Sunday, November 6, 2011

Review: The Pine Ridge Horror (Savage Worlds)

This adventure was written using Savage Worlds rules. Also, Savage Worlds rules. It does. Its just the best damn game system ever. My Savage Worlds Explorer's Edition Handbook is the best ten bucks I ever spent.

What The Pine Ridge Horror (by Dave Baymiller) is About.

A group of campers (the player characters) gets involved with a team of park rangers and local hunters as they search a national park for what turns out to be a family of murderous, rabid, Sasquatch.

What Type of Adventure is It?

The Pine Ridge Horror is quick n' dirty. It's a monster-of-the-week movie. Depending on the players, it could go four hours to an all-day-sucker. I cannot see it lasting more than a single session, by design. The adventures' two halves compliment each other with the first building up tension, and the second using fear to motivate the players. If separated, the latter half would not work as intended, having allowed the players too much time to think about what to do.

This adventure would best be ran as a one-shot, but could compliment any existing Savage Worlds campaign. Though the trappings of the adventure are the 1970's, nothing about the adventure itself is specific to the time period.

What I found most intriguing about it, was its ease of use. Nearly any GM could pick it up and run it without having even read through it beforehand. There is no knowledge the GM must have that is relevant before its use in the adventure. Savage Worlds' rules are super simple to learn, and this adventure is the perfect compliment.

How Can it All Go Wrong?

First of all, players must be willing to play the part given, and not succumb to their Id and have their characters be proactively aggressive without reason. The best part of horror is the fear of helplessness. Making the players struggle to arm themselves makes this adventure, “the one we survived,” instead of, “the one where we got to kill rabid Sasquatch.”

This adventure is linear. The motives of the players, realistically, are to survive. Players who expect free reign of the situation should have their characters quickly killed . Basically, swimming against the current here is not the goal.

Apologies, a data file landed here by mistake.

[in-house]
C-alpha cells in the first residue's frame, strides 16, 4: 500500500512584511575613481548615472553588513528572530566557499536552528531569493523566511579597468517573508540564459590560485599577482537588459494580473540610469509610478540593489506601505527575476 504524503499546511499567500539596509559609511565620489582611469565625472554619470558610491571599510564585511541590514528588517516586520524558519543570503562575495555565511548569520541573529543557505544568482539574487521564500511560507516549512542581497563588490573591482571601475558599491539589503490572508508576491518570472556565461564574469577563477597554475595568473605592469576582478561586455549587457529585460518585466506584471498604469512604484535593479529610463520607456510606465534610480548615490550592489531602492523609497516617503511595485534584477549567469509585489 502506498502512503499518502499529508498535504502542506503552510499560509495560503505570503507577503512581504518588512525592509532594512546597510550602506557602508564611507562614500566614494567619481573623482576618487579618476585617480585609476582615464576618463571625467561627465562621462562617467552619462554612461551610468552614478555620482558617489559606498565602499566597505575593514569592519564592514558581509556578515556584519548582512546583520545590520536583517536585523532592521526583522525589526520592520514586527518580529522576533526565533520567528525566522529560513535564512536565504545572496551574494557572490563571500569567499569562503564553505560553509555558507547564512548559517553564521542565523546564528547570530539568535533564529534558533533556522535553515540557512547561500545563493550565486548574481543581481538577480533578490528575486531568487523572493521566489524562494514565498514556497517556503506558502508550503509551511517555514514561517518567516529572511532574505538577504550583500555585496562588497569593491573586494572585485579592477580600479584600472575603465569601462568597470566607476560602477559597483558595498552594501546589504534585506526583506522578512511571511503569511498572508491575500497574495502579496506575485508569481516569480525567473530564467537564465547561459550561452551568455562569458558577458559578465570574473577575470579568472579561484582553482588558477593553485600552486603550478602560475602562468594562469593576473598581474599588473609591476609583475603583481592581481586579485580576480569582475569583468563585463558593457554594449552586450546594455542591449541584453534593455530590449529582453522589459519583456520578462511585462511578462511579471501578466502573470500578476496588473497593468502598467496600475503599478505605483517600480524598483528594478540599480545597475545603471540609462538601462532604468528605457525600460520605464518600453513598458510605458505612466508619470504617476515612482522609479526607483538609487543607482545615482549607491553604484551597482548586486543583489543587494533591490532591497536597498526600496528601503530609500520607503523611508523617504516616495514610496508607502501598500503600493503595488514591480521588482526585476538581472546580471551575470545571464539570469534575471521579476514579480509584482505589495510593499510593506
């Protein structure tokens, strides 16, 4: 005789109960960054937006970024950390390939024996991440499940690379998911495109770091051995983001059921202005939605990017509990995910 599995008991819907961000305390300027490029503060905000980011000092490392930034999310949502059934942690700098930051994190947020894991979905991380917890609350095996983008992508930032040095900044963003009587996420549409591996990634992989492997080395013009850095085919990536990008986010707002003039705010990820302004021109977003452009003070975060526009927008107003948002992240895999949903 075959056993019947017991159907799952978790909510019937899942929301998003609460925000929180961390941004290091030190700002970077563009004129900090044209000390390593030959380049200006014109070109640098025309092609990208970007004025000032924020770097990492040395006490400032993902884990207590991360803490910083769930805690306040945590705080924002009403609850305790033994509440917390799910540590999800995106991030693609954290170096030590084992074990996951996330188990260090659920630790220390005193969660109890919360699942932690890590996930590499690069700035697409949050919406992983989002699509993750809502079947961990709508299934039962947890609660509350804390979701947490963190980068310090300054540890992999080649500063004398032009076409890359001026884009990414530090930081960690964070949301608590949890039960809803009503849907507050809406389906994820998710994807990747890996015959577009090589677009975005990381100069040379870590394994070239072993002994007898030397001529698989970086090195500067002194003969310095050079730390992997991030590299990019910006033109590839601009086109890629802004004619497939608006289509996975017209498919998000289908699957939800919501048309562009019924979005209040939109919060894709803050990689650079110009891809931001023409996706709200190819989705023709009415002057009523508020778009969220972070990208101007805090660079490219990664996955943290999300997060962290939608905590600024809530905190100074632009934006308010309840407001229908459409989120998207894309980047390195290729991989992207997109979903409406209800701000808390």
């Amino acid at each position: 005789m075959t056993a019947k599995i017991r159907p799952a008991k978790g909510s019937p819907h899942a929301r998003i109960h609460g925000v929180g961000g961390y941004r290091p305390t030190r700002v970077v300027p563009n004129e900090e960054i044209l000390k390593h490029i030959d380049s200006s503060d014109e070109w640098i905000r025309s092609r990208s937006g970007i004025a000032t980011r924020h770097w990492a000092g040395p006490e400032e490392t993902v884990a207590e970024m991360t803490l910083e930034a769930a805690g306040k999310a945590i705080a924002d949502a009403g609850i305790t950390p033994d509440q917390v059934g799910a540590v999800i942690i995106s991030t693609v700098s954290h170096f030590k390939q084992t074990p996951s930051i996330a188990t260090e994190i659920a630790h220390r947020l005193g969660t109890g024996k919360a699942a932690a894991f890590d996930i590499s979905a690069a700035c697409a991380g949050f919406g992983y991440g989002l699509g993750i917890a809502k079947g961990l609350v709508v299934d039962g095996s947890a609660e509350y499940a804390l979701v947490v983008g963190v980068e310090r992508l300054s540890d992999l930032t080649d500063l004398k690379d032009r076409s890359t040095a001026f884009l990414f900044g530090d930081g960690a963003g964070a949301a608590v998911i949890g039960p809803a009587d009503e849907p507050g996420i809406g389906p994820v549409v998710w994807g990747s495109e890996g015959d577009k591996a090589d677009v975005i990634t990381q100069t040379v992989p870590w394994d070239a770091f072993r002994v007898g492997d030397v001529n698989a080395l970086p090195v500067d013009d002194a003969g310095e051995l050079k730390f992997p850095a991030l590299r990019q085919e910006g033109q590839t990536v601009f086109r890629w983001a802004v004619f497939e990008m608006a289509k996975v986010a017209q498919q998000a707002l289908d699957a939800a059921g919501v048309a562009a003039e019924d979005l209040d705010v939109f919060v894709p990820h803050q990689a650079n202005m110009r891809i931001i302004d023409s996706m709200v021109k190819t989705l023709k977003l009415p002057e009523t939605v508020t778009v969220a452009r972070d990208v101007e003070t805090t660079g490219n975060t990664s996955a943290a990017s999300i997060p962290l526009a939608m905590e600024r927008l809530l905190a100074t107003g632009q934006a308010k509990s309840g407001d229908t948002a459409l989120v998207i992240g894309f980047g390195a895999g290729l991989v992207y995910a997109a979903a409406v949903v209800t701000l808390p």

Technically-minded players, particularly ex-military, paired with a green GM, would be disastrous. The second half of this adventure focuses on the in-absolute ways the players can use obtained resources to survive. I have seen many rookie GM's stumble and fall when a technically-minded player presented them with something not directly quantified by the rules. Savage Worlds does not try to have a specific rule for everything (like the banal d20 system). Rather, it encourages those playing to suggest what to base a roll on, and if it seems to make sense, it is good enough. There is nothing wrong with players knowing how to make plastic-explosives out of the crap they find in the adventure, if their characters know also. A GM unable to push the rules down and have fun would be thwarted by the second half (not that Savage Worlds ever needs to be pushed).

How Would I Run It?

I would give all of the characters complications such as drug addictions, or paranoia. The adventure is set in the 70's, and the players acting out the lives of drug-addled John Lennon worshipers would make for an interesting game when they are pitted against insane cryptids.

Another possibility would be for me to set it with Ted Roosevelt being all “Bully,” and kicking ass.

What is Bad About It?

Other than the 70's setting having no actual bearing on the adventure itself, the adventure is absolutely lousy with spelling errors. The four people credited with putting this adventure together all did well. The one not credited, the editor, should have existed.

Where Can I Buy This?

You can buy the quality PDF for $2.49. That's it. It's 18 pages of screams in the dark, bloody fur, and gun smoke.

I have been playing traditional role-playing games for as long as I have console role-playing games. I guess that would be around twenty-two years or so. I greatly prefer to be the DM, only rarely working out as a player. That said, when reviewing pen-and-paper RPG products, I do so from the perspective of a DM, which is who most RPG products are actually intended for.

I first crossed paths with Silver Gryphon Games at a local gaming convention here in Kansas City, last July. There I met Kevin Rohan, one of the two founders of the company. Kevin reminded me of Natty Bumppo from James Fenimoore Coopers' Leatherstocking Tales. He did not represent the extremes in society. I have met a lot of indie-game publishers—Kevin behaved like no other. Like Natty Bumppo, Kevin seemed to observe and respect both of the worlds (gamer and normal) he was a part of. Another similarity, was that Kevin actually listened when I spoke to him, and then asked questions pertaining to what I was talking about. Why does this matter? Credibility. Silver Gryphon Games is respectable. They will not screw with you, or talk down to you, or maintain themselves with the same solipsism that many other indie-game makers do. I have met a lot of indie-game publishers.

My next review will be of Kevin Rohan's very own adventure, Schroedinger's Box.

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